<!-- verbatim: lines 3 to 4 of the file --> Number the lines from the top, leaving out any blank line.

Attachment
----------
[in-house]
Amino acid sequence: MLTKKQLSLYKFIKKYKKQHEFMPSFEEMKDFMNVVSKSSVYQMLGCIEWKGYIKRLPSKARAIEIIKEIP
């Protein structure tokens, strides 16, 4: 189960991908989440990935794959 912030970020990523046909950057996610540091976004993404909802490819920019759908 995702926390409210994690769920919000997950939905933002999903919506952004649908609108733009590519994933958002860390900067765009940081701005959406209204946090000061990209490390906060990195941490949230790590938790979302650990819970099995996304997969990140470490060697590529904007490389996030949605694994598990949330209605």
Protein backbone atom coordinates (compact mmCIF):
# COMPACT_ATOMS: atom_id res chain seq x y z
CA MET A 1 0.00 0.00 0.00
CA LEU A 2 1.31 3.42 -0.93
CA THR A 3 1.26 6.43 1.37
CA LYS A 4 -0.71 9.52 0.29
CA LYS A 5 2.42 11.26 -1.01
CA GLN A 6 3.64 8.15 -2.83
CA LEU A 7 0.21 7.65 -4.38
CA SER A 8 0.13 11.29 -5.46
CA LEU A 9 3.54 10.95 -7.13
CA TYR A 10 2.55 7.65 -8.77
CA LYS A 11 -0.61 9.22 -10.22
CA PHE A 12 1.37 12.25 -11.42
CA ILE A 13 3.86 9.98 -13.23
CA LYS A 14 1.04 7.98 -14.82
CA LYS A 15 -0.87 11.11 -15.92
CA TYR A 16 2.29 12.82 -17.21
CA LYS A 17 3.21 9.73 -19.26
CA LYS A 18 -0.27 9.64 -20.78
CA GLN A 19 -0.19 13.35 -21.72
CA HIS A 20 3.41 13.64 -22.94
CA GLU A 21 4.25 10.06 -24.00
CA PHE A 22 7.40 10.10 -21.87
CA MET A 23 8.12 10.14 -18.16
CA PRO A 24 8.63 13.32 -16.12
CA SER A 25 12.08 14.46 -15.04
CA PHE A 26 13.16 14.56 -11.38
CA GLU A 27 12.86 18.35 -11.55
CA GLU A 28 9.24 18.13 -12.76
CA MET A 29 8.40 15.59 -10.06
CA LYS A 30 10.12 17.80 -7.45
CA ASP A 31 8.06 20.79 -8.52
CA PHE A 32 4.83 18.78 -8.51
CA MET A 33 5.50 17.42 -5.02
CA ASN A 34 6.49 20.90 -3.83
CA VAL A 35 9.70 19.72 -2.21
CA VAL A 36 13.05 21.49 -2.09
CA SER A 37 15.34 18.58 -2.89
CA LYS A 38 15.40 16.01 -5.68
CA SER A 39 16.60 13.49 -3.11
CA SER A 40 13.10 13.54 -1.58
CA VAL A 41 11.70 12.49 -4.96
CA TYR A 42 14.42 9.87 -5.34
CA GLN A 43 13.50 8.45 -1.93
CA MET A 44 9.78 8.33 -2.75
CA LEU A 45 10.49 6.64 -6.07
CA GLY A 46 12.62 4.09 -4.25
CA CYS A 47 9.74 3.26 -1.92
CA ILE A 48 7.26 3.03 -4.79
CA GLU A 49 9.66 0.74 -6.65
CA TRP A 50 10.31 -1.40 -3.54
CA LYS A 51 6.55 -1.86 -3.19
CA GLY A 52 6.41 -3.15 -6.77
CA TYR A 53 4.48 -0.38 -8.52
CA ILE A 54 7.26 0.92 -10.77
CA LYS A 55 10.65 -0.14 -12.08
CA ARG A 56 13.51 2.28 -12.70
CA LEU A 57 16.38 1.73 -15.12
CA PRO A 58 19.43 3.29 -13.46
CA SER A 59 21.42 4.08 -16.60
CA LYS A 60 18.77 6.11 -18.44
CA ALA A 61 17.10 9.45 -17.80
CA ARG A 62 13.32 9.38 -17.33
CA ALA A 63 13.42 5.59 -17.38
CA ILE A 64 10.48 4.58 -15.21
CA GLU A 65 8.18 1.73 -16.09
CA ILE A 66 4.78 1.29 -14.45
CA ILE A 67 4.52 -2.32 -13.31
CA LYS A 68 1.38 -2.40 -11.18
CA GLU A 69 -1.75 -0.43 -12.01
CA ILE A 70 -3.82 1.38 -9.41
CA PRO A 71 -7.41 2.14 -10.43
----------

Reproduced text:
């Protein structure tokens, strides 16, 4: 189960991908989440990935794959 912030970020990523046909950057996610540091976004993404909802490819920019759908 995702926390409210994690769920919000997950939905933002999903919506952004649908609108733009590519994933958002860390900067765009940081701005959406209204946090000061990209490390906060990195941490949230790590938790979302650990819970099995996304997969990140470490060697590529904007490389996030949605694994598990949330209605």
Protein backbone atom coordinates (compact mmCIF):